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Sorting Call durations into Timeframes

by ultibuzz (Monk)
on May 08, 2009 at 15:42 UTC ( #762857=perlquestion: print w/ replies, xml ) Need Help??
ultibuzz has asked for the wisdom of the Perl Monks concerning the following question:

Dear Monks,
Im in need to do a report of calls per Timeframe, i will give some Infos what i mean.

what i have is the start time and the duration

Examples: format is yyyyddmmhh24miss;seconds
20090302173742;362
20090306185330;27
20090302170758;6871
20090301195442;35201

Based on that data i need to put the duration in propper Timeframes, the Frames are:
7-9
9-18
18-19
19-7
weekend


The Result should look like this

Start Time7-99-1818-1919-7weekend
200903021737420362000
20090306185330027000
200903021707580312236001490
200903011954420002048314718

The duration should be sorted to the Timeframes, and if a call is on a weekend but going into a monday,
then the rest of the duration need to be sorted as well.

Im at the Beginning of writing the script,
i would Go with Date::Calc for the date calculations and a while duration > 0 loop with alot of IF's to split the duration into the propper slots.

A hint how to make it better is much aprechiated

kd ultibuzz

Comment on Sorting Call durations into Timeframes
Re: Sorting Call durations into Timeframes
by JavaFan (Canon) on May 08, 2009 at 16:03 UTC
    You're not showing any code, so it's hard to say how it could be improved.

    But I wonder what you will be sorting? And why?

      there is no code yet because im just starting, but asking for hints before running with alot of if's ia a good thing i think, ther e might me a sort modul someone knows or so ;)

      and im sorting the duration of the call into the timeslots, needed for buying new hardware to know exactly where the most calls are.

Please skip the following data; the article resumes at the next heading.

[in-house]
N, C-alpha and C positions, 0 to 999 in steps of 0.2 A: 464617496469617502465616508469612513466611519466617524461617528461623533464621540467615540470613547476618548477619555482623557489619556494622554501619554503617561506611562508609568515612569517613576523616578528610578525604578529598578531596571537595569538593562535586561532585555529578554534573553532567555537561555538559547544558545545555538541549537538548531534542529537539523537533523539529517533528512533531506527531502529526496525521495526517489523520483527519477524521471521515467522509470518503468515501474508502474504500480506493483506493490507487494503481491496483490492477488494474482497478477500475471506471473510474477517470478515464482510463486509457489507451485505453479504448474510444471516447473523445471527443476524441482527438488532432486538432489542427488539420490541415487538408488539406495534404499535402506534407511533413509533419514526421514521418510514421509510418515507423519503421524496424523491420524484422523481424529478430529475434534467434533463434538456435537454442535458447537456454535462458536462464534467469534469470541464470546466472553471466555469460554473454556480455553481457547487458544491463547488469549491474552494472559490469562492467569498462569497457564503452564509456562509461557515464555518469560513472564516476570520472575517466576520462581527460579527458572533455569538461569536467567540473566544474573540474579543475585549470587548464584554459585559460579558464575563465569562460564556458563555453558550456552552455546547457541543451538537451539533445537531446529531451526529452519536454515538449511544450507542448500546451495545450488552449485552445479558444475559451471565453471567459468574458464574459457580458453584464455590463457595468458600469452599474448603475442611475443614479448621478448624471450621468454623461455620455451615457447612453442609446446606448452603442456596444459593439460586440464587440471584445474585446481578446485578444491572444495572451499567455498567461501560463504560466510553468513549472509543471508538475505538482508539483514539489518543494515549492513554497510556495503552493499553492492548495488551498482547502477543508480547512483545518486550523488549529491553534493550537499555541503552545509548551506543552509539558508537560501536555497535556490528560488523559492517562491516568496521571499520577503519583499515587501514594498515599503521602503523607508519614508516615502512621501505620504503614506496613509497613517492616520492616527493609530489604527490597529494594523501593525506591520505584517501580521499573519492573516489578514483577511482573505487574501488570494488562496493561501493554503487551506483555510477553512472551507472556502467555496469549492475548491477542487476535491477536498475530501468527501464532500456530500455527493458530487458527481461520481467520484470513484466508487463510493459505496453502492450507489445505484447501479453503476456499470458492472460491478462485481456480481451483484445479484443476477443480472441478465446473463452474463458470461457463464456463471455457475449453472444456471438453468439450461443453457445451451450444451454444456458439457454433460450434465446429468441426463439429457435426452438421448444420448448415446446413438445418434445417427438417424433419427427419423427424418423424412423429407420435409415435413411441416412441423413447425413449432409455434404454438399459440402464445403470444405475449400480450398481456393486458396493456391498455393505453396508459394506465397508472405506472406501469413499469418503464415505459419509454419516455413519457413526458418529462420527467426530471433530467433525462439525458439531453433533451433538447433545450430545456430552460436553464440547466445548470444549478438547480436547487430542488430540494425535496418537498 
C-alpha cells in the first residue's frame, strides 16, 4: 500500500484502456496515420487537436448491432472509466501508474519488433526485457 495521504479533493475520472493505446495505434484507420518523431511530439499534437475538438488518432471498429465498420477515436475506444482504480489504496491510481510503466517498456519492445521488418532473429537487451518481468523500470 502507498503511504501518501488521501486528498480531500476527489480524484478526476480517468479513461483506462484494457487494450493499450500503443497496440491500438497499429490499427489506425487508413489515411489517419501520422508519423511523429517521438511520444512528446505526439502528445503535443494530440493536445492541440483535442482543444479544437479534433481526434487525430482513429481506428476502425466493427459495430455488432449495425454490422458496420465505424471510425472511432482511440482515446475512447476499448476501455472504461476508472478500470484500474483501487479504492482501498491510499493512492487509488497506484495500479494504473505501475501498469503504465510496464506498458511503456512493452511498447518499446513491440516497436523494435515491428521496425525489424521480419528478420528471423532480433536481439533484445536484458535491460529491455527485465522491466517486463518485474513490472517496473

Re: Sorting Call durations into Timeframes
by bichonfrise74 (Vicar) on May 08, 2009 at 23:01 UTC
    I don't fully understand your question, but I'm guessing that you might need Number::Range to take care of the number calculation, Date::Calc for the dates and HoA to store the data.
Re: Sorting Call durations into Timeframes
by tilly (Archbishop) on May 09, 2009 at 00:15 UTC
    You just need Time::Local, the % operator, and the ability to write a little data driven code. Here is the idea:
    use strict; use Time::Local qw(timelocal); sub get_time { my $date_time = shift; if ($date_time =~ /(\d{4})(\d\d)(\d\d)(\d\d)(\d\d)(\d\d)/) { my ($year, $mon, $day, $hour, $min, $sec) = ( $1, $2, $3, $4, $5, $6); # Months are 0-based in this API. $mon =~ s/^0//; $mon--; return timelocal($sec, $min, $hour, $dd, $mm, $yyyy); } else { die "Invalid time '$date_time'"; } }
    Input a date, and you have a time in seconds. What do you do with it? Well you want to make it the time from a known moment in time that is at a known point versus the calendar. What moment? Well looking at my calendar, Jan 1, 2000 was a Saturday. So one time you could subtract is get_time("20000101000000"). OK, now we have seconds from the start of a Saturday, how do we find where you are in the week? Well % is the mod operator, that lets you find the remainder when one number is divided by another:
    my $sec_in_week = (get_time($date_time) - $base_time)%(60*60*24*7);
    This gives you what second you are in a week. But now what do you do with this?

    Well you can build a couple of lookup arrays. One has seconds. The other parallel array has what bucket you're in. Like this:

    my $base_time = get_time("20000101000000"); my @time_start; my @time_bucket; # We start at the beginning of the weekend. push @time_start, 0; push @time_bucket, "weekend"; # Monday starts with the 3rd. push @time_start, get_time("20000103000000") - $base_time; push @time_bucket, "19-7"; # Now fill in the week. for $day (3..7) { my $date = "2000010$day"; # 7 AM push @time_start, get_time($date . "070000") - $base_time; push @time_bucket, "7-9"; # 9 AM push @time_start, get_time($date . "090000") - $base_time; push @time_bucket, "9-18"; # 6 PM push @time_start, get_time($date . "180000") - $base_time; push @time_bucket, "18-19"; # 7 PM push @time_start, get_time($date . "190000") - $base_time; push @time_bucket, "19-7"; } push @time_start, get_time("20000108000000") - $base_time; push @time_bucket, "next week";
    And now what you'll do is take your time mod 60*60*24*7 (the number of seconds in a week), and look in the @time_start array to find what is the last array position that is less than or equal to your time. What you then do is figure out how much of the duration goes to that bucket, increment time to the start of the next bucket, and decrement your remaining duration by the time tracked. Then look at the next time slot. When you manage to assign all of your remaining duration, you're done. If you ever get to "next week", then subtract off 60*60*24*7 from your time, go to index 0, and keep going.

    What this strategy does is moves a lot of logic out of if conditions, into the setting up of the data structures.

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